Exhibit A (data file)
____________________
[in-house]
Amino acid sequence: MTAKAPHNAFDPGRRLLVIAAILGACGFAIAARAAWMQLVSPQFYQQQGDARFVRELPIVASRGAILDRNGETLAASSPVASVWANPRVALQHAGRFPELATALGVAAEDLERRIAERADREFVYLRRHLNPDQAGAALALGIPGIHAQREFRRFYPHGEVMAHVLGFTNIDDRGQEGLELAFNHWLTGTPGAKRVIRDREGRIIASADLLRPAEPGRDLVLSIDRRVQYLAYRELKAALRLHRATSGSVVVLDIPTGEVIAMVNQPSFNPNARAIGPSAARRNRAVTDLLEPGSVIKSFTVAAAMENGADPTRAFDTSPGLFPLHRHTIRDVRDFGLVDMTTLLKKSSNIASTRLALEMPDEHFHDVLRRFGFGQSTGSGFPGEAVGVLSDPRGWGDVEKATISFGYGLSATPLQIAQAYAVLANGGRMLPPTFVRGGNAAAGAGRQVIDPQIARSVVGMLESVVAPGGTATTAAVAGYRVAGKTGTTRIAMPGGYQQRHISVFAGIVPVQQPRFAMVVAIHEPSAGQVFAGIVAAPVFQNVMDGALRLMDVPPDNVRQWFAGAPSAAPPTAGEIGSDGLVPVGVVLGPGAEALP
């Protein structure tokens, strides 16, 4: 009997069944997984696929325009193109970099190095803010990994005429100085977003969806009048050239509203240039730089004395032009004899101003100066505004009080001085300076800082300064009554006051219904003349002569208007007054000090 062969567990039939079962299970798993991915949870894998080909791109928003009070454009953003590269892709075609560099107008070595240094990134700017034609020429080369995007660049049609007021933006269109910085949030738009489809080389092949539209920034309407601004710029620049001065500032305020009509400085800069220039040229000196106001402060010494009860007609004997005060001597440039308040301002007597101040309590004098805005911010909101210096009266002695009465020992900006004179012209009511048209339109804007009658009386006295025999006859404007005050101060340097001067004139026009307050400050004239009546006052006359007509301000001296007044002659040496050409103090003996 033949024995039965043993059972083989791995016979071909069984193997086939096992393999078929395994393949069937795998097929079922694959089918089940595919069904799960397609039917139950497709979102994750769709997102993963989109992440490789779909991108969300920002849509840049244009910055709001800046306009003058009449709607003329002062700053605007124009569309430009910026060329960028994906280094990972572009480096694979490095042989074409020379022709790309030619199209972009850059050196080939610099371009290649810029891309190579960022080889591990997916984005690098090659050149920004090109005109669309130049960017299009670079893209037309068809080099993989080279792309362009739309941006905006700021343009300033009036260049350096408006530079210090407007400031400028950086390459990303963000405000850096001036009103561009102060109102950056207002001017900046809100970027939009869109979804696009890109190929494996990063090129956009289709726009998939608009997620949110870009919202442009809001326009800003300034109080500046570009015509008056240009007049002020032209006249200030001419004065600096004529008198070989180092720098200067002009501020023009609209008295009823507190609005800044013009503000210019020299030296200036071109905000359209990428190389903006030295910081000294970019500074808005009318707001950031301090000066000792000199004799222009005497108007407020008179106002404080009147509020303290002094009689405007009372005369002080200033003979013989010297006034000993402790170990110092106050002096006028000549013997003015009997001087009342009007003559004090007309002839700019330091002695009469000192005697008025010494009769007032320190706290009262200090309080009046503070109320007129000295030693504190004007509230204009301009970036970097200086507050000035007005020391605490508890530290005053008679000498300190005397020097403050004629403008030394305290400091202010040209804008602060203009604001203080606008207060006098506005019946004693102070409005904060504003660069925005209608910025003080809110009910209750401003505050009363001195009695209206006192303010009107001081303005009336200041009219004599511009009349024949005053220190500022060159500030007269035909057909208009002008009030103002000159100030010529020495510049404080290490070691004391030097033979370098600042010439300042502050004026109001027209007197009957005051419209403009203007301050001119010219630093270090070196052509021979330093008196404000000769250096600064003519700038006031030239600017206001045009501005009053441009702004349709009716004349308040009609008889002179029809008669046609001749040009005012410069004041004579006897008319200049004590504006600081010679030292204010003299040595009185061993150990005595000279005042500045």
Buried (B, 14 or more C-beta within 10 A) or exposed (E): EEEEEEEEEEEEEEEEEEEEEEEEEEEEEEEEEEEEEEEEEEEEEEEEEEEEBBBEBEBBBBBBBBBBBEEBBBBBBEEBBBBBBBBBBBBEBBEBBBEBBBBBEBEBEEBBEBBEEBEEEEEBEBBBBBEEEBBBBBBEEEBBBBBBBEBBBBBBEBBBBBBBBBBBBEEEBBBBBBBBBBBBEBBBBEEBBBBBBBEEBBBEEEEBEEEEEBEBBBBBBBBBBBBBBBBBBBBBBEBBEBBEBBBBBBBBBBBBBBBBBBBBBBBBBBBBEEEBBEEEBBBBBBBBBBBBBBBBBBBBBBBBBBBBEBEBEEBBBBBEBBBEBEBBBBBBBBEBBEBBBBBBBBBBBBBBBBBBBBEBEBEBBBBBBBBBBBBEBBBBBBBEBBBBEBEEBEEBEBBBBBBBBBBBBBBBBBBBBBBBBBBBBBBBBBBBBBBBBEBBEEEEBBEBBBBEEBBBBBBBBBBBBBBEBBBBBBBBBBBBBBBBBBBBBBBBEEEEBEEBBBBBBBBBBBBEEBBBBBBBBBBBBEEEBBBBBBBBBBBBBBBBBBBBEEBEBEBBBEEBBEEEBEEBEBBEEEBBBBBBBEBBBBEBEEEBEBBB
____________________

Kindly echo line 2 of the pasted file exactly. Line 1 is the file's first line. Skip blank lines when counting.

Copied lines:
Amino acid sequence: MTAKAPHNAFDPGRRLLVIAAILGACGFAIAARAAWMQLVSPQFYQQQGDARFVRELPIVASRGAILDRNGETLAASSPVASVWANPRVALQHAGRFPELATALGVAAEDLERRIAERADREFVYLRRHLNPDQAGAALALGIPGIHAQREFRRFYPHGEVMAHVLGFTNIDDRGQEGLELAFNHWLTGTPGAKRVIRDREGRIIASADLLRPAEPGRDLVLSIDRRVQYLAYRELKAALRLHRATSGSVVVLDIPTGEVIAMVNQPSFNPNARAIGPSAARRNRAVTDLLEPGSVIKSFTVAAAMENGADPTRAFDTSPGLFPLHRHTIRDVRDFGLVDMTTLLKKSSNIASTRLALEMPDEHFHDVLRRFGFGQSTGSGFPGEAVGVLSDPRGWGDVEKATISFGYGLSATPLQIAQAYAVLANGGRMLPPTFVRGGNAAAGAGRQVIDPQIARSVVGMLESVVAPGGTATTAAVAGYRVAGKTGTTRIAMPGGYQQRHISVFAGIVPVQQPRFAMVVAIHEPSAGQVFAGIVAAPVFQNVMDGALRLMDVPPDNVRQWFAGAPSAAPPTAGEIGSDGLVPVGVVLGPGAEALP